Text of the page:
on Oct 25th, 2012 at 1am Report Abuse

Agent666 wrote:

"And how many of these developments and developers are supported by their local Alderman Druh Farrell?"

"Plan It's first megafailure is now visible, rising to the sky in Brentwood, a set of concrete boxes where families with kids will not live."

Infill and condo developers, like Knightsbridge Homes and the LaCaille Group donated $$$ to Shrew Ferrett's campaigns, and were rewarded with rubber-stamped development permits, and fire-sale prices on City-owned properties (e.g., Louise Station). Aldermen like Gian-Carlo Carra have also sparred with their constituents over massive redevelopment plans, desired by campaign donors. And don't forget that Geo Energy--which wants to infill Shawnee Slopes--was a major donor to Naheed Nenshi.

University City is dirty, on so many levels. The full extent of the development was never disclosed to area residents. RioCan actually started work on part of the development without getting permits first, but suffered no sanctions. And the undercapitalized project is little more than a money laundering opportunity for Chinese investors (one Federal agency is apparently sniffing around some of the money). With vacancies in DOWNTOWN condo complexes in the double digits, this is the future of the PlanIt condo bubble:


on Oct 25th, 2012 at 1:12am Report Abuse

Urban_avenger wrote:

blah blah blah blah...

Kill all the humans they are not "sustainable"

It would be better than actually sorting out the problems of economics and the allocation of resources.. localizing the food shed.. and having a more enlightened and pragmatic approach to city planning and economy that focuses on community and providing the necessities for life.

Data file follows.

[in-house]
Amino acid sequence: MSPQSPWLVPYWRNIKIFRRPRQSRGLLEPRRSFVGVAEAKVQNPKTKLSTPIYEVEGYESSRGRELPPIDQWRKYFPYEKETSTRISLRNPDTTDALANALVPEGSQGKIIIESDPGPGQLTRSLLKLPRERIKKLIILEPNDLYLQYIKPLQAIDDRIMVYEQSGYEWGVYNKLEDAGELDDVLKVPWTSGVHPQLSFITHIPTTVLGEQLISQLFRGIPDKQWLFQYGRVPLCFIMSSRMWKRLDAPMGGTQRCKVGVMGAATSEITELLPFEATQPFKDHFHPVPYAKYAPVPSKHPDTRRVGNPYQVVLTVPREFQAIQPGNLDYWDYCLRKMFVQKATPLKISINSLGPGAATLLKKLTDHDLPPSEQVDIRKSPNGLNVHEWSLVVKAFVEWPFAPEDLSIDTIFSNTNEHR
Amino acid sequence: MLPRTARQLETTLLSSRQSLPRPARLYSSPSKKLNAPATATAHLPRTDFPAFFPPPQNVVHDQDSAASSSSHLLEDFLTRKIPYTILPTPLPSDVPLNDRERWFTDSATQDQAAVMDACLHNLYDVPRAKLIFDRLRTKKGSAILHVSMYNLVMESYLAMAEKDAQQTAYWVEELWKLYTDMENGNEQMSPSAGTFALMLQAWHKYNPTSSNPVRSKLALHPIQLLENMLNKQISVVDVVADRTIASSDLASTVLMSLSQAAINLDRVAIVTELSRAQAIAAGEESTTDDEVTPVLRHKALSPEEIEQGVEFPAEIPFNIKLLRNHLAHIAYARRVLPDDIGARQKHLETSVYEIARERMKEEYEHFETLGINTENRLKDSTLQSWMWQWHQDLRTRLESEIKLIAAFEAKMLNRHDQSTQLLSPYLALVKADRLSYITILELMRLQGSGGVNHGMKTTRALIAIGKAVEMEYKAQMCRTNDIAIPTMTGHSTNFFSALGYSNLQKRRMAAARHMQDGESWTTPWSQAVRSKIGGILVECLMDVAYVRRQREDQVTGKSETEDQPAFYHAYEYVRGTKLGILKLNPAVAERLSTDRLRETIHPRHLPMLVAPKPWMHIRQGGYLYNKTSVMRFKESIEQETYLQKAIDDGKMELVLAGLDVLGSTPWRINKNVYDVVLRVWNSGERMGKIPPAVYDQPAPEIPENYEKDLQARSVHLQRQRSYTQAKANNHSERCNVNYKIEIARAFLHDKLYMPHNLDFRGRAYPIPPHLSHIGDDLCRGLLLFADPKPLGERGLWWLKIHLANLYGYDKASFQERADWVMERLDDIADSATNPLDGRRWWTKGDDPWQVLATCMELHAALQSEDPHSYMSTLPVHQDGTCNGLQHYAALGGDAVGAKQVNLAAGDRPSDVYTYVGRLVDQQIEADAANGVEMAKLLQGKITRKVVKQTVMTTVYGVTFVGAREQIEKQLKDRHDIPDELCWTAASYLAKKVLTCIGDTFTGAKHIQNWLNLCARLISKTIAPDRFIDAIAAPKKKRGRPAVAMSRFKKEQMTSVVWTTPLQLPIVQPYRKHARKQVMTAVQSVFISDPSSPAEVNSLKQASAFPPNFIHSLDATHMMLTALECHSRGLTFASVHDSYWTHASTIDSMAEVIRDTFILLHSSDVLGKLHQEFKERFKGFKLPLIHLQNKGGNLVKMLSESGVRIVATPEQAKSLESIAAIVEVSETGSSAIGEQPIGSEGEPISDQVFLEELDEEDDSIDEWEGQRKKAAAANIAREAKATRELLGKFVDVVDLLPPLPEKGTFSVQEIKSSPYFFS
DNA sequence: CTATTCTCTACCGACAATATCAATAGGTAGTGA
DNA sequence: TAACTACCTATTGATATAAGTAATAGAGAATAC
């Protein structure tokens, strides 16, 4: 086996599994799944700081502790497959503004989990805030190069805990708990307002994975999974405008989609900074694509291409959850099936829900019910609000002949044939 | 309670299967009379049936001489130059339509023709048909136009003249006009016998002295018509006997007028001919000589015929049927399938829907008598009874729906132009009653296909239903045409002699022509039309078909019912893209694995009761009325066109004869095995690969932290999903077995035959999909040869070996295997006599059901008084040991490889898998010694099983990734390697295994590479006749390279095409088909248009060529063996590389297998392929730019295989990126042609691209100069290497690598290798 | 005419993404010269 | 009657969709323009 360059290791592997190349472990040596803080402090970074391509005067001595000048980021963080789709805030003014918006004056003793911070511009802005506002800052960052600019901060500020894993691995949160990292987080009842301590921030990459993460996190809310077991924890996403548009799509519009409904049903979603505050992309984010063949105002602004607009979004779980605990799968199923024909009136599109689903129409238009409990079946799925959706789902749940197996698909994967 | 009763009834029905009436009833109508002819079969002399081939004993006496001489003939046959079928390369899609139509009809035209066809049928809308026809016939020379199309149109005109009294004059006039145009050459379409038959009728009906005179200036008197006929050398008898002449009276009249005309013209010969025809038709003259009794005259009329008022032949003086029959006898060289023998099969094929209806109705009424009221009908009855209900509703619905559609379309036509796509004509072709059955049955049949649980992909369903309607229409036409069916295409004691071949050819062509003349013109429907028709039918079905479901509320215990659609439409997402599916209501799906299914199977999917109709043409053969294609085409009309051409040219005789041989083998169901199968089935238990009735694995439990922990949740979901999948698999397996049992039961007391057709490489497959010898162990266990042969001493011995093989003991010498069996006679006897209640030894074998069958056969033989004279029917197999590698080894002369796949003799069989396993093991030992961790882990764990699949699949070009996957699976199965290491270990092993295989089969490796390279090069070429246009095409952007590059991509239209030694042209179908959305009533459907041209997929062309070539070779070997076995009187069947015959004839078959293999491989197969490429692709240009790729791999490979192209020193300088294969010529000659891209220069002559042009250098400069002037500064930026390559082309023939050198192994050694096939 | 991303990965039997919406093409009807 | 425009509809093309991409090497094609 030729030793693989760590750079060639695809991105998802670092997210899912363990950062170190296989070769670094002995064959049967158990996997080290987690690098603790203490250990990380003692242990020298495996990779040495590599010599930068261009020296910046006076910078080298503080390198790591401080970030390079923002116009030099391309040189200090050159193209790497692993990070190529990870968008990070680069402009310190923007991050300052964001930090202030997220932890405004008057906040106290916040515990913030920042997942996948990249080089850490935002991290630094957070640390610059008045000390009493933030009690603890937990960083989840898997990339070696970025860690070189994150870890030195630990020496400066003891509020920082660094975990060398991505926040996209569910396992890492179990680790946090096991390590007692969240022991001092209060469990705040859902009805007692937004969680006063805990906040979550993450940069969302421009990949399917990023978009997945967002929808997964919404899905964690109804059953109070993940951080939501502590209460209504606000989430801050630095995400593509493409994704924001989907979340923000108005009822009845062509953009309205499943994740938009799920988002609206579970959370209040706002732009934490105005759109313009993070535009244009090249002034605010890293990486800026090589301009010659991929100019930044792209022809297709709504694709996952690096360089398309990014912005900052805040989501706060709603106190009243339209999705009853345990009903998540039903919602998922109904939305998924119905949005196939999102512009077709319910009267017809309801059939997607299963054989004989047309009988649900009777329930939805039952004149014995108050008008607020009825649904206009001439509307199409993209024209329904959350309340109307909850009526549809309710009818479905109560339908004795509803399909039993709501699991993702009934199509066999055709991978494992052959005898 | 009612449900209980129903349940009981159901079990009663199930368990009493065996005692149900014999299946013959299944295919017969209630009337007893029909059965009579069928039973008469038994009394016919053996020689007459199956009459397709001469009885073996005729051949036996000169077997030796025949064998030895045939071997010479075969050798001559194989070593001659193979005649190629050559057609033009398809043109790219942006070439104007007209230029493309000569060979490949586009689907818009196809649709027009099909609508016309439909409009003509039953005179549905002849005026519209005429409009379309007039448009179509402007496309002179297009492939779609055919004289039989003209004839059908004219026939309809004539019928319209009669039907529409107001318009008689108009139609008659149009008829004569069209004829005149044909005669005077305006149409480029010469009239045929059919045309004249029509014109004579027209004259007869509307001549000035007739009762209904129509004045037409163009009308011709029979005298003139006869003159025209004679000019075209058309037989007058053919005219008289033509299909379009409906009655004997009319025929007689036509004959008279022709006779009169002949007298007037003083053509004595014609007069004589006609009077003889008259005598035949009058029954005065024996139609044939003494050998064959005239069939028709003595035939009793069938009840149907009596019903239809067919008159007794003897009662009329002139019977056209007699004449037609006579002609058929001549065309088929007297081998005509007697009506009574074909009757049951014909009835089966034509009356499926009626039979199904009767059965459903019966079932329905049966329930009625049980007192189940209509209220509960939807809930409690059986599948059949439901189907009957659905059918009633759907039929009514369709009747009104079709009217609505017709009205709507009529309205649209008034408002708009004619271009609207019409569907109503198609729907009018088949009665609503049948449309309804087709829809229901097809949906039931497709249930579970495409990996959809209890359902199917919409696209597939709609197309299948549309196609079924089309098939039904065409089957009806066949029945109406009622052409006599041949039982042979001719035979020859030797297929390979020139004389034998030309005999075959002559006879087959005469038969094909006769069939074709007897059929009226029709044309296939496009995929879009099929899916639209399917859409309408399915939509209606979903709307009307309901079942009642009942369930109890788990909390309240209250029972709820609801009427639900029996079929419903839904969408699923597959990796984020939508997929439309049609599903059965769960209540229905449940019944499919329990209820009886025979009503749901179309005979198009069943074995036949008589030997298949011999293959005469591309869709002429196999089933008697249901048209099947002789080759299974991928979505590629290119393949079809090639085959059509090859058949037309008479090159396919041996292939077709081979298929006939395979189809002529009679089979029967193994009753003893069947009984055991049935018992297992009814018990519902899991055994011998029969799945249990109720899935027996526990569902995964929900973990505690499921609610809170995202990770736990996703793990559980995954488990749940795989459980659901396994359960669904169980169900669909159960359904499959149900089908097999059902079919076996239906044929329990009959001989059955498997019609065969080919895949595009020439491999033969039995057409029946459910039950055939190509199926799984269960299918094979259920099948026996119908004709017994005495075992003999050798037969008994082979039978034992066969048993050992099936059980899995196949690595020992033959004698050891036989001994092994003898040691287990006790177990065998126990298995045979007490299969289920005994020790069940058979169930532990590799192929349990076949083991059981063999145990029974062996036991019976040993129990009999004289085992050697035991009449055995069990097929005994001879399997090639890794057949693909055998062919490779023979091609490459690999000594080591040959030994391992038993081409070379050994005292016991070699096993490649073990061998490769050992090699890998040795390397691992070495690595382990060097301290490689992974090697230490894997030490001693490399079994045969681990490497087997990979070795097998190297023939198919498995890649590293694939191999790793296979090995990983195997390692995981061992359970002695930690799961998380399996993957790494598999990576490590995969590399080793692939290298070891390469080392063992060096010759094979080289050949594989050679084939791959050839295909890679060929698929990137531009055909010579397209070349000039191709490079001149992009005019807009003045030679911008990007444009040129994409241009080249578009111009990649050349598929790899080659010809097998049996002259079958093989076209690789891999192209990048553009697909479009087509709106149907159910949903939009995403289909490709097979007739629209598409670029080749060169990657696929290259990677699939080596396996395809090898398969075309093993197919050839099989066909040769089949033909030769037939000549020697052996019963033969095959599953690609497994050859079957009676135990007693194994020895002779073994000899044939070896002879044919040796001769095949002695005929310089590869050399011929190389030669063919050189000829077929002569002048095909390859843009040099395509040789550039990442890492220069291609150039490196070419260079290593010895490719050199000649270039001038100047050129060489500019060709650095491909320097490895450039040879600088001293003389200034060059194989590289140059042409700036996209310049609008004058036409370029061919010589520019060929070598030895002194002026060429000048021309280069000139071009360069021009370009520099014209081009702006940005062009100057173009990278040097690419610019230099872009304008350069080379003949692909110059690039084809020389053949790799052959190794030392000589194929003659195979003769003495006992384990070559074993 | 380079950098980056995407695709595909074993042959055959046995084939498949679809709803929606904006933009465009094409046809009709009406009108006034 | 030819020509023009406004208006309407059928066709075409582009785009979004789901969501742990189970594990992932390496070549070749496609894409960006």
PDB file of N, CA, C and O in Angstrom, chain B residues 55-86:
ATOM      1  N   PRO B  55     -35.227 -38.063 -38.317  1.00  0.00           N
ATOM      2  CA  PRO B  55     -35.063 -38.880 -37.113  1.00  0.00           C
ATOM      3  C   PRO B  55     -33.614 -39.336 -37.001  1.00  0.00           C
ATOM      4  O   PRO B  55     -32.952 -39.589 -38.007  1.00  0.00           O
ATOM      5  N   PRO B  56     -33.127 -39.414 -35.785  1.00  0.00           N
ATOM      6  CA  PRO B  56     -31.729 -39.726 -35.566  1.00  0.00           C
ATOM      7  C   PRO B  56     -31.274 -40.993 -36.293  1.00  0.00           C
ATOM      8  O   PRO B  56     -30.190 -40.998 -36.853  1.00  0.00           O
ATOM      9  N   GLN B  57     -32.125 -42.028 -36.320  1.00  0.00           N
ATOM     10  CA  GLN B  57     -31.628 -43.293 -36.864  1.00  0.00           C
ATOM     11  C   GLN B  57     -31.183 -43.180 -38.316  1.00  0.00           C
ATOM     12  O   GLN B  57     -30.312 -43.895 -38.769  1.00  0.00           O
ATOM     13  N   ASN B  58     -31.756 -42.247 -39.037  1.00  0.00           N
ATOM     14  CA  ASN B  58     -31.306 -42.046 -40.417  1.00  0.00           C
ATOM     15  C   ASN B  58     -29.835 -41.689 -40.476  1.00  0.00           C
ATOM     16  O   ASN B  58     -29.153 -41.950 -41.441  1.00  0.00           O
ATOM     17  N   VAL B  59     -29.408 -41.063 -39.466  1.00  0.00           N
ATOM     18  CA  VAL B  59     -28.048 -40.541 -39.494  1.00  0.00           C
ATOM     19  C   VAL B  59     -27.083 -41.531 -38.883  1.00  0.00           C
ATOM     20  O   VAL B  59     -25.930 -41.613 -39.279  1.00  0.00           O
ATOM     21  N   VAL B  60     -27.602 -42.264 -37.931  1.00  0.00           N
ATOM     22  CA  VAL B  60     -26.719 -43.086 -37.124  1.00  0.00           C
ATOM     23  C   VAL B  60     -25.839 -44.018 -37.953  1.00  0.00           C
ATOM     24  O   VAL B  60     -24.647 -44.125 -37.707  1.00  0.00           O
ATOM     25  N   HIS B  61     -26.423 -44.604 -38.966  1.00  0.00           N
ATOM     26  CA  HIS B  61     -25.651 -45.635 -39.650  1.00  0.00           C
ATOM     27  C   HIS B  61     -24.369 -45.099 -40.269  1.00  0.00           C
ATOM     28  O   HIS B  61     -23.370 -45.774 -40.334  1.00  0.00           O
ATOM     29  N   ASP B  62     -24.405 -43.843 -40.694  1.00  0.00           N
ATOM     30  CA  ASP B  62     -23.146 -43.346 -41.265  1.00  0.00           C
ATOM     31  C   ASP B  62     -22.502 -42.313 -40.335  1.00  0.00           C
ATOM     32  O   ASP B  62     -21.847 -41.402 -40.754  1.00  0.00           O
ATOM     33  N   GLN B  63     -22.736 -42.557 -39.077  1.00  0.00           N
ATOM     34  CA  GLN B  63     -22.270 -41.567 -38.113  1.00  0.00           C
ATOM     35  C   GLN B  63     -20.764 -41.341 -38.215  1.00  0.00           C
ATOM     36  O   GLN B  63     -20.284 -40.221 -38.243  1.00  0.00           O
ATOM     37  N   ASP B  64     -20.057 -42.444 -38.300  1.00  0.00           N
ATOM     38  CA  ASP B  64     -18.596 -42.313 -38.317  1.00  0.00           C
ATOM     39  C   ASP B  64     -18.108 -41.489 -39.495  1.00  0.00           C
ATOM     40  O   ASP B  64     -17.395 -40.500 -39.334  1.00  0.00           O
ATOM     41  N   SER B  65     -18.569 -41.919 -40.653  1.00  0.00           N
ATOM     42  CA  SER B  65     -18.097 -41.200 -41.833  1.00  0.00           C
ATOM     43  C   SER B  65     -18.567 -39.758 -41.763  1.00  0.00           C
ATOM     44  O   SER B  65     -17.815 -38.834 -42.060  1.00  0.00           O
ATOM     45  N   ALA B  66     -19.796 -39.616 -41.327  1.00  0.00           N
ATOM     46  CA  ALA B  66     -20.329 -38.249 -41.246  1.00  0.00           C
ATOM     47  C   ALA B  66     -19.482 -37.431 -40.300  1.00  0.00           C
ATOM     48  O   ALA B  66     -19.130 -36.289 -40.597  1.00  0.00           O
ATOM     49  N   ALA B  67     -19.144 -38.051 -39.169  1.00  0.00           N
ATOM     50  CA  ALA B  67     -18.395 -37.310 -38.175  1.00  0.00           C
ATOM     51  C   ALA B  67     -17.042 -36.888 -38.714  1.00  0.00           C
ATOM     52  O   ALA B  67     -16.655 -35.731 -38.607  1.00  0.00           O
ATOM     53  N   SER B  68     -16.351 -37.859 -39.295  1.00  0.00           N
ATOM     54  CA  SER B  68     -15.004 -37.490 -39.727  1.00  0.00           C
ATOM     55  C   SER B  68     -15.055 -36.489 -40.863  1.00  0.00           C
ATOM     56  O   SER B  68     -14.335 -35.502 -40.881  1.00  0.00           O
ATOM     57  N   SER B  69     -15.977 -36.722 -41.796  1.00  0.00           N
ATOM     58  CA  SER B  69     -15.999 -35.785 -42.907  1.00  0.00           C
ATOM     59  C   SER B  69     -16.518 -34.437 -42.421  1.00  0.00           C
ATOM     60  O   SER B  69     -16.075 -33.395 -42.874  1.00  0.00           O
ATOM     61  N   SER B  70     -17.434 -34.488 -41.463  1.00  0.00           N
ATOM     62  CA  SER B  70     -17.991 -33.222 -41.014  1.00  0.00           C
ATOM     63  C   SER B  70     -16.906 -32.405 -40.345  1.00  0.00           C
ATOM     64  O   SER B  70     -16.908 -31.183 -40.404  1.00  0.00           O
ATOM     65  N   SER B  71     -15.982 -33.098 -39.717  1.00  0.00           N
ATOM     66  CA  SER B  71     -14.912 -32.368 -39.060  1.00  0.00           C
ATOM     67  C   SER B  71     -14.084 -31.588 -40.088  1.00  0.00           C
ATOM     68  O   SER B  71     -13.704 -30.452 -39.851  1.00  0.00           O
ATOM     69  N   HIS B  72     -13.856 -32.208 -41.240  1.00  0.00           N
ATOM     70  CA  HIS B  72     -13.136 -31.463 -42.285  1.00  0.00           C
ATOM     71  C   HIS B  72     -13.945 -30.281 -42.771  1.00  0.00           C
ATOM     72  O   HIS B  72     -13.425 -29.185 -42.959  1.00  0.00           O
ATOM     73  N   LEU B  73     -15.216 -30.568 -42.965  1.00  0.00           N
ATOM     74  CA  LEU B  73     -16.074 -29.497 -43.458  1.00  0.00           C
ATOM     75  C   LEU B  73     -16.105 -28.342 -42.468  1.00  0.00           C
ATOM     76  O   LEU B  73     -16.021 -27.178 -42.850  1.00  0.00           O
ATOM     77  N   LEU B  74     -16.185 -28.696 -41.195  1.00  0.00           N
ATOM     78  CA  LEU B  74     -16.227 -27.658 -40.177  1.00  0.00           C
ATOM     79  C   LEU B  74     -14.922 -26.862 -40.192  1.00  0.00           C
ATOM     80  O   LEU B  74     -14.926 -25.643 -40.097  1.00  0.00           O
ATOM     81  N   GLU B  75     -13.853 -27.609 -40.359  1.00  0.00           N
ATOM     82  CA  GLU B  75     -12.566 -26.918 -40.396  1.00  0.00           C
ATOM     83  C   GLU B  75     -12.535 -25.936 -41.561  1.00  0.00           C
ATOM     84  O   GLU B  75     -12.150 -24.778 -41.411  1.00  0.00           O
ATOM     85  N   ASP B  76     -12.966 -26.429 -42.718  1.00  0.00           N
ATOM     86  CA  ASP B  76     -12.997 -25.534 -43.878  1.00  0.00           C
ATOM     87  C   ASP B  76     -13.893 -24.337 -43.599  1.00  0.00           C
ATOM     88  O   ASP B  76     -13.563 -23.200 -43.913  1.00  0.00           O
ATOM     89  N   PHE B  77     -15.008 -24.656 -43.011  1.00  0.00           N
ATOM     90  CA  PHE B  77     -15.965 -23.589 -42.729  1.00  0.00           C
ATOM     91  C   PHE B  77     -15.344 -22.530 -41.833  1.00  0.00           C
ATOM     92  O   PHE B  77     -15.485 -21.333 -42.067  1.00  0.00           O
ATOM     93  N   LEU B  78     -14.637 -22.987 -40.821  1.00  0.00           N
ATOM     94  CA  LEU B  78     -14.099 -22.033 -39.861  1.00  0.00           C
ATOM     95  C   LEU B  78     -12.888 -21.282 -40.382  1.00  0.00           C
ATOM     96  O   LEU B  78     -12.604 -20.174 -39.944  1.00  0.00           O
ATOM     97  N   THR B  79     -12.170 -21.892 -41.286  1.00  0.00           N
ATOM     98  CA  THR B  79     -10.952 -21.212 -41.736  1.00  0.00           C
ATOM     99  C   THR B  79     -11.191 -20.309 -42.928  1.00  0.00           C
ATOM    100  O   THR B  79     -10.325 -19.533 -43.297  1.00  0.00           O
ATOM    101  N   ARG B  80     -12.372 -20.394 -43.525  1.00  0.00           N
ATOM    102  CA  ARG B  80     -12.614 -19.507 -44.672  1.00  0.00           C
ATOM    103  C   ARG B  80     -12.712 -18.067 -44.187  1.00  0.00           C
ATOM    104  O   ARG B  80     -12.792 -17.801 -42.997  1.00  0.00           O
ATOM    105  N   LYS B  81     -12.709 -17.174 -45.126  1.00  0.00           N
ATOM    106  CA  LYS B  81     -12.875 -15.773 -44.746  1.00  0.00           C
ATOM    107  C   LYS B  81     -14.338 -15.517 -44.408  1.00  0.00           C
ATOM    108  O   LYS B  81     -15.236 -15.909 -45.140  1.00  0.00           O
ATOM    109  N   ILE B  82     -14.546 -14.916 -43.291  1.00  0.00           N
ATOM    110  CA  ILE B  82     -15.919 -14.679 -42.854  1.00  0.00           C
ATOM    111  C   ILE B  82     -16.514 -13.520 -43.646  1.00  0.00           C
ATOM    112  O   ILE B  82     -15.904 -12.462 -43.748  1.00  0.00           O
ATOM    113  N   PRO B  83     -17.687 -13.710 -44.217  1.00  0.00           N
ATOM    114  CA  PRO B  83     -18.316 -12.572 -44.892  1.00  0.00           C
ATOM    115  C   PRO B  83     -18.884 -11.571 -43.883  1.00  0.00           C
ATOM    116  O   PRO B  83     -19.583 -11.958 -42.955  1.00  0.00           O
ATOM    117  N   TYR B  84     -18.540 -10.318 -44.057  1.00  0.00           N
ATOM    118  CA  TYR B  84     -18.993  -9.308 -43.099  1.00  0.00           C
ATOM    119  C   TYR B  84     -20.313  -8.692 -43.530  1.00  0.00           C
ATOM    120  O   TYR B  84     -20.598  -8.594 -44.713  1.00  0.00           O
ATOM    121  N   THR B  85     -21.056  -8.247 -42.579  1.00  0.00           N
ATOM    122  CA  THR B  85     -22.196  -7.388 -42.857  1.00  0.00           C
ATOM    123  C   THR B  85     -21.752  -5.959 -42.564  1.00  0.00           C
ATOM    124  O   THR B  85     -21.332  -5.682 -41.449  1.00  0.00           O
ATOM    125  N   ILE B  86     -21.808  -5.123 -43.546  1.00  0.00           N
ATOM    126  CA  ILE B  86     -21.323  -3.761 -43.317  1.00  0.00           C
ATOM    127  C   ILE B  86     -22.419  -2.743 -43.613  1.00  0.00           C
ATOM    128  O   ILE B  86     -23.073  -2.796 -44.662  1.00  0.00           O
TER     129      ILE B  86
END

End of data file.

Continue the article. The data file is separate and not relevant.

we arent going to mars here people get it together

on Oct 26th, 2012 at 12:56pm Report Abuse

Agent666 wrote:


Again, the Bow isn't getting any wetter, God isn't making any more arable land in Southern Alberta (and the GTA, Lower Mainland, etc.), and few people are drinking the New Urbanist 'smart growth' Kool-Aid, of being crammed into closet-sized tenements and riding bicycles. There is a limit to how much Southern Alberta's population can grow, and no amount of smart growther fantasizing by developers and the municipal politicians they bankroll will change this. Even the Alberta Government--hardly the most environmentally-sensitive entity--rejected Mike Holmes absurd Wind Walk ground water use proposal. Growth in the Okotoks, Rockyview, and Foothills areas will mean water coming out of the bow.

The only real solution is curtailing population growth, which essentially means freezing immigration. Immigration rates are NOT some natural phenomenon--they are deliberate Federal policy. Remember that the current quarter million plus annual 'target' was the work of intense lobbying by banks, REITs, and developers during the Mulroney years, when the last real estate bubble burst. This is not a problem that's solvable at the local level. Unless environmentalists grow backbones and fight for major reductions in immigration, the battle against sprawl is lost. And Southern Alberta's water supply can NOT accommodate further growth, PERIOD:


on Oct 26th, 2012 at 5:25pm Report Abuse

Urban_avenger wrote: